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Everything you need to know before visiting Bulgaria

Travel to Bulgaria

Heading to Bulgaria for your inaugural visit and unsure about what awaits you? Fear not, for I’m here to guide you. In this piece, I’ll provide essential travel advice for Bulgaria, aimed at simplifying your trip and enhancing your experience. Situated on Europe’s fringe, both geographically and in terms of tourism, Bulgaria often lacks the comprehensive, firsthand insights travelers seek before their visit. However, this obscurity can be seen as a blessing, allowing you to discover incredible, authentic locales still untouched by mass tourism.

In preparing for your journey to Bulgaria, there are several key factors to take into account. This section aims to address common queries related to visa requirements, the Bulgarian currency, the optimal time for visiting, and places that might be best to steer clear of during your stay.

1. Visa Requirements: Understanding Bulgaria’s visa policies is crucial. Depending on your nationality, you might need to apply for a visa before arrival. It’s essential to check the latest visa regulations through official Bulgarian diplomatic channels or their website to ensure you have the correct documentation.

2. Bulgarian Currency: Bulgaria uses the Lev (BGN) as its official currency. Familiarizing yourself with the exchange rate and considering where and how to exchange your money is advisable. Credit cards are widely accepted in urban areas, but cash is king in smaller towns and rural locales.

3. When to Visit Bulgaria: Deciding on the best time to visit Bulgaria hinges on your interests. Summers are ideal for exploring the Black Sea coast, while winters cater to ski and snowboard enthusiasts in mountain resorts like Bansko and Borovets. Spring and autumn are perfect for hiking and sightseeing, offering mild weather and fewer crowds.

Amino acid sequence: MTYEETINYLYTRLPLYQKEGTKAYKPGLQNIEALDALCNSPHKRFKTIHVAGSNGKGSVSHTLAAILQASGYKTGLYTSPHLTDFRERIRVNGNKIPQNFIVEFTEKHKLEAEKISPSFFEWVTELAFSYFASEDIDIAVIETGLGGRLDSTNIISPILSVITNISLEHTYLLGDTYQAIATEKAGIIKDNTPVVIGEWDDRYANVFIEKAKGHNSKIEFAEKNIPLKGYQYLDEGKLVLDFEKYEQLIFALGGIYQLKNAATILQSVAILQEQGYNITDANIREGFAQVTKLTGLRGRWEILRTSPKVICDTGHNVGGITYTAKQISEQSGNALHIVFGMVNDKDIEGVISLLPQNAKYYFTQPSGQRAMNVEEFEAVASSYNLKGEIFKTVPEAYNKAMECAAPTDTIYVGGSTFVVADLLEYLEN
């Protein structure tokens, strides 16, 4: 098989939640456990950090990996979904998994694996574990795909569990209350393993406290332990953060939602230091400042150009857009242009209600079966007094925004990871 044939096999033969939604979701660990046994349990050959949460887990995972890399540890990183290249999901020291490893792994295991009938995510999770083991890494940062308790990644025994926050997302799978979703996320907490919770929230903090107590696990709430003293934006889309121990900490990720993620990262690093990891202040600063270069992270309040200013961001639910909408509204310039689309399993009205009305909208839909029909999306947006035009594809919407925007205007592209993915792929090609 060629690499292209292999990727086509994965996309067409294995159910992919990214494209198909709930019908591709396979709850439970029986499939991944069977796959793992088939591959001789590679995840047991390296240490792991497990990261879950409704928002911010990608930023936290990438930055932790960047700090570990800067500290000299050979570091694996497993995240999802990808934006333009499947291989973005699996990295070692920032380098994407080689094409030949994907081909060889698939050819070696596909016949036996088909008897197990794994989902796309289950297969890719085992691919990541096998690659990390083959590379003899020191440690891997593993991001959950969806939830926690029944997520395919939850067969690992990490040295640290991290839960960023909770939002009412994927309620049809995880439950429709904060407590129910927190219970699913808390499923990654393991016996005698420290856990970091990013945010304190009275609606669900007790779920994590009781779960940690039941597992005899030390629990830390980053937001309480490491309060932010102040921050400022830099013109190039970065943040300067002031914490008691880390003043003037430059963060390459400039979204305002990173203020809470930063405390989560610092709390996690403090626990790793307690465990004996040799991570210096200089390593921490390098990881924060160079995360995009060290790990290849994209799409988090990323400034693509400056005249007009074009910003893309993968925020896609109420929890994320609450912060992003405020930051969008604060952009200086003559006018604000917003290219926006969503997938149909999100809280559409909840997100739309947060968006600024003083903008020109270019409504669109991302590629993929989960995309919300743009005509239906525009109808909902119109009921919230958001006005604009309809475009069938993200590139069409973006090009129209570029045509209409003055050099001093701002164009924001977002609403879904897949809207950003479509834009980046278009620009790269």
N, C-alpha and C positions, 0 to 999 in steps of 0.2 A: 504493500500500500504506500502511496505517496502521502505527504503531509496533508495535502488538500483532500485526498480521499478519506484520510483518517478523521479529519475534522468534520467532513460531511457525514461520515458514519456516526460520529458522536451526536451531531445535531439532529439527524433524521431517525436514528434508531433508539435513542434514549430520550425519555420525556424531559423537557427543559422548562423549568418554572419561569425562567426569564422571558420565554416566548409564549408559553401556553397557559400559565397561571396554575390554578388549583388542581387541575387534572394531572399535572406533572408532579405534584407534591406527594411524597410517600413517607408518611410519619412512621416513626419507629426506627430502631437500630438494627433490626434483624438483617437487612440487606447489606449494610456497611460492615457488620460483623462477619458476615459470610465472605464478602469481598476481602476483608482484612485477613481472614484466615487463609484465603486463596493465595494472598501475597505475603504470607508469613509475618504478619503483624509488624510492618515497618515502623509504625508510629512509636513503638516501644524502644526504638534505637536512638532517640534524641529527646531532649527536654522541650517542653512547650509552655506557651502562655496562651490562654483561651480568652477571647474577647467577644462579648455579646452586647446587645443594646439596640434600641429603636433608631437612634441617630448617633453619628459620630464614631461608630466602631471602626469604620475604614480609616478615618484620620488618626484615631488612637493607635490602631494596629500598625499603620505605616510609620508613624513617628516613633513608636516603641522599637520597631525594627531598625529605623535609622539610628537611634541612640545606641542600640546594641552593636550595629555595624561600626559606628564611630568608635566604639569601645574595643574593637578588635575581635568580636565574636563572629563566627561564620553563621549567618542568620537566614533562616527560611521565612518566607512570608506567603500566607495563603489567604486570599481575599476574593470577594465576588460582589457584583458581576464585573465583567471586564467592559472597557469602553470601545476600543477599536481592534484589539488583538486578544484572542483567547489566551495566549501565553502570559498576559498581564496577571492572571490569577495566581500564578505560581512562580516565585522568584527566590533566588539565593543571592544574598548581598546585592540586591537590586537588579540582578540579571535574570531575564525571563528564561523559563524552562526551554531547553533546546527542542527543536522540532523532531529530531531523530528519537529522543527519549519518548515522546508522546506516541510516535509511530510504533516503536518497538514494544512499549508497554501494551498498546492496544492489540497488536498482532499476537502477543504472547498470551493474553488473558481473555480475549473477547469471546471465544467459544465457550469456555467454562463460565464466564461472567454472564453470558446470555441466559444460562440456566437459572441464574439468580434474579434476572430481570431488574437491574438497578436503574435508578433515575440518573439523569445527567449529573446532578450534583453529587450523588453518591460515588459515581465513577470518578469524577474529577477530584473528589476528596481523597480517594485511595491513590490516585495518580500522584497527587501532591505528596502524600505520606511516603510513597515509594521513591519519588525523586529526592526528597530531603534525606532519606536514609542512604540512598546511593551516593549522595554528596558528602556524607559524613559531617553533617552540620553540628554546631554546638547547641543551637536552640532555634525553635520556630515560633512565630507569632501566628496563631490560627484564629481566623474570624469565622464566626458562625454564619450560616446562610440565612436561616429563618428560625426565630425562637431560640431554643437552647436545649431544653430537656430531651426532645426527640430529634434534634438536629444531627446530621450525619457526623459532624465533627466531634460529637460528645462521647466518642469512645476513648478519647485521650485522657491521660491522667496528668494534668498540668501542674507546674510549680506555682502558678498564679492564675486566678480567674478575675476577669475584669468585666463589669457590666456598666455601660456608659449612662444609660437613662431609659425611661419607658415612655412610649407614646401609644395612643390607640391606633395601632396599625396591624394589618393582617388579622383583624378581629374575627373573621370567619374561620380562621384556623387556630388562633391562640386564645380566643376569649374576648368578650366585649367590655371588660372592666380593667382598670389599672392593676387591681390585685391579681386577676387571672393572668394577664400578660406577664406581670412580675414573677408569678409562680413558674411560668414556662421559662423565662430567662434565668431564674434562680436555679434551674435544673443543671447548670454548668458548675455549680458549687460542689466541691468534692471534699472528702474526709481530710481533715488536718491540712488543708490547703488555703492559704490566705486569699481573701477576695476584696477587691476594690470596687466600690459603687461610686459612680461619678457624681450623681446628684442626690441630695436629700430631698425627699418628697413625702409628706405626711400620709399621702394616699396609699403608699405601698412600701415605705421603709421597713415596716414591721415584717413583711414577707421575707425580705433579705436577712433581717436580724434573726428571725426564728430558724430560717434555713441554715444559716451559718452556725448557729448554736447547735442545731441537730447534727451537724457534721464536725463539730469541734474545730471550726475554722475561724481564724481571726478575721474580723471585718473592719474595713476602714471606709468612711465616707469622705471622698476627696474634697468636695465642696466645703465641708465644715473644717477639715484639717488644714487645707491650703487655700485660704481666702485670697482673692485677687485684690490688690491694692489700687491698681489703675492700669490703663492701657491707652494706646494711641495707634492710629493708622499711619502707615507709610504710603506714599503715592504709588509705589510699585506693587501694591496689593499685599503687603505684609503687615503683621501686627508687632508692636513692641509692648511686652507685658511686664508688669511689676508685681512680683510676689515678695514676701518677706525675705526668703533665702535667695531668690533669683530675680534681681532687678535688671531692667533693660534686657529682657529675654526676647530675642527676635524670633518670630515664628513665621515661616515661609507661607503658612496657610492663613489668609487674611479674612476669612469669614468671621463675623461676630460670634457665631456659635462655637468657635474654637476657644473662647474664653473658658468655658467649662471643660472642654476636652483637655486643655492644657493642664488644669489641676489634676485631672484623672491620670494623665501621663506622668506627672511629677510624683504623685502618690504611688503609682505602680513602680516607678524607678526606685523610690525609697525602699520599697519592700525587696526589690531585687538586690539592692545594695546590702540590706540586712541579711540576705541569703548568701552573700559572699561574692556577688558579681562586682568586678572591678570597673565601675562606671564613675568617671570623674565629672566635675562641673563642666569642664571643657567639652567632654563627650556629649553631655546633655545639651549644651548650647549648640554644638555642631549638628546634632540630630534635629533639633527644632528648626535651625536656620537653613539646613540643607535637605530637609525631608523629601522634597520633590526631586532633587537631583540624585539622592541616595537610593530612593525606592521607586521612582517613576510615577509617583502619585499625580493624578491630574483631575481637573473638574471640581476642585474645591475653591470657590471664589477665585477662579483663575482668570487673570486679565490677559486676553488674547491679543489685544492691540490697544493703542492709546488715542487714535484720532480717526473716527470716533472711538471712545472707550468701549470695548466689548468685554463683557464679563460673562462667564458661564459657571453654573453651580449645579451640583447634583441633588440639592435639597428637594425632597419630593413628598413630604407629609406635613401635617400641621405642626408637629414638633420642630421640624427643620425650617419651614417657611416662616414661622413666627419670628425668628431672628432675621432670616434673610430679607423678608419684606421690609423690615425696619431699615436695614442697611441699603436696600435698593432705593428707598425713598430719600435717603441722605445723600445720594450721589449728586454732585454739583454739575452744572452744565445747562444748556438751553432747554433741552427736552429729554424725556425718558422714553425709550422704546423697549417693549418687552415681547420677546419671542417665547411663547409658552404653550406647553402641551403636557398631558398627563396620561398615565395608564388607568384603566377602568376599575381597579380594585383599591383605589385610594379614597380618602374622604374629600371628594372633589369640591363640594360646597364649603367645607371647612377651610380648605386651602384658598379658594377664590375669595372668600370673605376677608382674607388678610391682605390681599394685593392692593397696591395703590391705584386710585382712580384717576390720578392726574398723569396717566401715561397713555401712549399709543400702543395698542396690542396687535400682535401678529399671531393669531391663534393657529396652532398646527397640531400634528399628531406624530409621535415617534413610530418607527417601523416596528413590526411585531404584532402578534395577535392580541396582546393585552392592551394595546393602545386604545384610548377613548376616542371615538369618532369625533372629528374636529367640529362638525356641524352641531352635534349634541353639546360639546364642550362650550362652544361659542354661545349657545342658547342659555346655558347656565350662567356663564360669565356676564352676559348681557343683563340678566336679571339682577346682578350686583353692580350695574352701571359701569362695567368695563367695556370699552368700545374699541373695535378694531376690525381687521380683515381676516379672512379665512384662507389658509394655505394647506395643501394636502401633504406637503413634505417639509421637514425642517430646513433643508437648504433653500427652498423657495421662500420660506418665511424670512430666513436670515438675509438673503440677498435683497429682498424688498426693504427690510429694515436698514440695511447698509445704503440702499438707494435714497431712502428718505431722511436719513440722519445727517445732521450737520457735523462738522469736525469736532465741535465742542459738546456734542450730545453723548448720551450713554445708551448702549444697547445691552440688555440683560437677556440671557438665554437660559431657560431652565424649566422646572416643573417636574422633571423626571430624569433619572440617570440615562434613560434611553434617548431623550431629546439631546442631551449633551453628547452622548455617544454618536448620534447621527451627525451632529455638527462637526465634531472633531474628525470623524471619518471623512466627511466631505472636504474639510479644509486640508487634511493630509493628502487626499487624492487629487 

4. Places to Avoid: While Bulgaria is largely safe and welcoming, it’s wise to be cautious in overly touristy areas prone to scams or pickpocketing. Also, certain secluded areas may be less safe at night, so it’s recommended to stay informed and heed local advice on places to avoid.

Bulgaria is in the EU but is not a Schengen country

Traveling to Bulgaria from an EU-member state involves undergoing passport control at the airport, a process that is also mandatory when entering the country via car through any checkpoint. For those coming from outside the EU, it’s essential to consult with the Bulgarian Ministry of Foreign Affairs or your nearest Bulgarian Embassy/Consulate to determine if you require a visa for entry. Detailed information on the countries that necessitate a visa for Bulgaria, along with the specific requirements, can be found through these official channels.


Although Bulgaria is part of the EU, the country does not utilize the Euro as its currency. Instead, the national currency is the “lev” (лев) for singular and “leva” (лева) when referring to multiple units, such as 5 leva or 10 leva. Commonly, the abbreviation “lv.” (лв.) appears in price listings, menus, and similar contexts. For formal and banking purposes, the official currency code is BGN.

An interesting tidbit: “Lev” translates to “lion” in English, a creature emblematic of Bulgaria and featured on the nation’s National Emblem. A crucial tip for travelers keen on avoiding scams is to remember that the lev is pegged to the euro at a fixed exchange rate: 1 EUR equals 1.95583 lev. This makes conversions fairly straightforward – simply halve the amount in leva to approximate the value in euros.